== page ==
Sunday, 17 November 2013

Demonstration against the Tideway Tunnel shaft

Campaigners from Don’t Dump on Deptford’s Heart are inviting people to join them at a demonstration against the Thames Tunnel proposals on Thursday.

There will be a public hearing regarding the siting of one of the shafts for the Thames Tunnel at 8.45am this Thursday at the Ahoy Centre in Borthwick Street.

The campaigners want people to join them at a 'fun and friendly public demonstration to Save our Green!'

The press release says; Last Wednesday planning inspectors were left in no doubt that Deptford residents will suffer three years and a half years of misery if Thames Water’s plans to sink a shaft on Crossfields’ Green for London’s so-called ‘super sewer’ goes ahead.

Campaigners from Don’t Dump on Deptford's Heart gave evidence to the first session of the Planning Inspectorate’s inquiry into the controversial Thames Tideway Tunnel at the America Square Conference Centre.

The campaigners were united in their calls for the shaft to be sunk instead in the Thames at Borthwick Wharf, as originally proposed by Thames Water. The Planning Inspectorate has the power to recommend to the Secretary of State whether the £4.2 billion project goes ahead or not. Their decision is expected in late summer/early autumn 2014. The campaigners’ concerns centre on the Deptford spur of the tunnel.

Thames Water plan to sink a shaft on the green space between St Paul’s Church and St Joseph’s primary school. It will be some 46 meters deep and 17 meters in diameter. Spoil from the shaft and tunnelling work will be removed from site by hundreds of lorries, forcing the closure of the whole of the western carriageway of Deptford Church Street.

They say turning Crossfields Green into a construction site would deeply affect the community, particularly school children. The green is right next to St Joseph’s and Tidemill schools, St Paul’s church, the High Street and hundreds of flats and houses, precisely the kind of areas that Thames Water's own Site Selection Methodology says they would avoid.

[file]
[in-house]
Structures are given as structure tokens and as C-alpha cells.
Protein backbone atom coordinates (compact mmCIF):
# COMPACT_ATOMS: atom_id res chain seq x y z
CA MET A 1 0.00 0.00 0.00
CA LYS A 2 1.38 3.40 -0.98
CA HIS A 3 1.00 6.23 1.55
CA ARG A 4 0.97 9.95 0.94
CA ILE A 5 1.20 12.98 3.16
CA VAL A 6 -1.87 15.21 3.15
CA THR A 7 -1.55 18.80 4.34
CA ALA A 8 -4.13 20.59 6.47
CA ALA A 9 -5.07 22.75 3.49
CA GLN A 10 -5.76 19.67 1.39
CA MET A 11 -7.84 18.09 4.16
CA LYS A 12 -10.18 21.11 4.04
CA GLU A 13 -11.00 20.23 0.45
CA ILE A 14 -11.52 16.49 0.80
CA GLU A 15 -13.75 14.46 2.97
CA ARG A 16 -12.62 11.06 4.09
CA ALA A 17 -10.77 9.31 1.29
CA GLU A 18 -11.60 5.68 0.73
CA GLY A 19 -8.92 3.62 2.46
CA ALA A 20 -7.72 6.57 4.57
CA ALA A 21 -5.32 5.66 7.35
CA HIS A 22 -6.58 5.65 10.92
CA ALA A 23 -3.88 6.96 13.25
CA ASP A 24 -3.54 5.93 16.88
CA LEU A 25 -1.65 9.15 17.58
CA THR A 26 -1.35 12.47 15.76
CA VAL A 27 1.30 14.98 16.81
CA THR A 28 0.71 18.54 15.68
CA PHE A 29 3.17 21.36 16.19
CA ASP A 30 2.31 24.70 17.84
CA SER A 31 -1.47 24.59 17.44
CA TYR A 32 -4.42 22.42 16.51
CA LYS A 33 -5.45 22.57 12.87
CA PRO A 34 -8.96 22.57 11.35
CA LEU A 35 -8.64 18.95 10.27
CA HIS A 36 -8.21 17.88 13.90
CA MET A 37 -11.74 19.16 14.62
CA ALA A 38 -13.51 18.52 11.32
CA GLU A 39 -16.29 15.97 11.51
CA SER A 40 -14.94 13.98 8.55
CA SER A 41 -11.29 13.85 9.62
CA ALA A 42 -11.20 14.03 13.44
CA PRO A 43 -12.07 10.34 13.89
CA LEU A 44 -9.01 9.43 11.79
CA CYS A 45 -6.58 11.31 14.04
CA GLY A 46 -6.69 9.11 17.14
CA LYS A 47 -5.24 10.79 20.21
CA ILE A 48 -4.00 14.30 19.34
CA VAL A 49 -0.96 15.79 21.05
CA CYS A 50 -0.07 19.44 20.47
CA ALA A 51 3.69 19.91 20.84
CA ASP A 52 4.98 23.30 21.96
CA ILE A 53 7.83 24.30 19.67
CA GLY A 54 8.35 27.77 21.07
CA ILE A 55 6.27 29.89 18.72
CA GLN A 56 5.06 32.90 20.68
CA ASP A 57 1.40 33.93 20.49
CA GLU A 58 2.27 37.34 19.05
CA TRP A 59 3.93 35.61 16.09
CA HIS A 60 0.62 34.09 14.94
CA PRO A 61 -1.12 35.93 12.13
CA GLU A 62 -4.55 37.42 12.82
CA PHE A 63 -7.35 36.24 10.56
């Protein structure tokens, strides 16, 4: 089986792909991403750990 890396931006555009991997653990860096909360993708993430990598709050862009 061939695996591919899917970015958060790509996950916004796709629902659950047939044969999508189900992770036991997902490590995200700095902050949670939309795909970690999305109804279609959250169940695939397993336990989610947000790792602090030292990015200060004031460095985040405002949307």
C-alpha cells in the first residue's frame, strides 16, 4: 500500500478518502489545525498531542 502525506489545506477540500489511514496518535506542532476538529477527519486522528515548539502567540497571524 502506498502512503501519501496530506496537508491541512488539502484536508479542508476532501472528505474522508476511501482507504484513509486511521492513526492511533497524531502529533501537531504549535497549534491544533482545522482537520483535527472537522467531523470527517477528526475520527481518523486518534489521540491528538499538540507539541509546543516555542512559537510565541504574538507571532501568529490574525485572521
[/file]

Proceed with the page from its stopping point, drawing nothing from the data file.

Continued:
Aside from the concern that the works will cause noise and disruption to pupils, worshippers, residents and businesses, the campaigners are angry that an alternative site at Borthwick Wharf has been ruled out. The reasons for Thames Water’s switch remain unclear. 


James Walton said...
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Ed said...

It's like having all the disruption of a crosrail tunnel (like the one near my office on Bond St) but none of the benefit. Brilliant.

Sue said...

This is important for anyone who uses, as well as lives on, Deptford Church Street.

If you live anywhere near it, you'll be affected by the increase in pollution that is already over the legal levels at the top of the road. See the Dame's previous post on this:

This will be compounded by 90 lorries a day coming out of the new development at Faircharm. See

And if the present Convoys Wharf application is approved by the Mayor of London, work will start in 2014 and go on until 2023, with accompanying construction traffic pouring out onto Evelyn Street, increasing congestion on that stretch and causing back-ups in Deptford Church Street.

So even as a road user, it looks pretty bad.

Couple that with up and coming changes to services on South East Trains (no stops at London Bridge), bus journeys extended by gridlocked traffic, and cycling seemingly being hyped up as an unsafe option, Deptford's transport links are starting to look very unattractive.

As someone who has lived here a very long time and seen our transport options increase amazingly, I reckon the London Bridge change always been the most useful. Though the East London Line is great, why would I want to go to Shoreditch and Stratford, except to see what certain people think Deptford should become?

Ironic maybe, that the Tunnel would be ever so slightly less required if land didn't keep being built on to provide luxury flats as investment opportunites for people who don't even live here.

BTW, the Tunnel stands to make a mighty profit. See

There are other options to the Tunnel. And better ways to solve the housing crisis.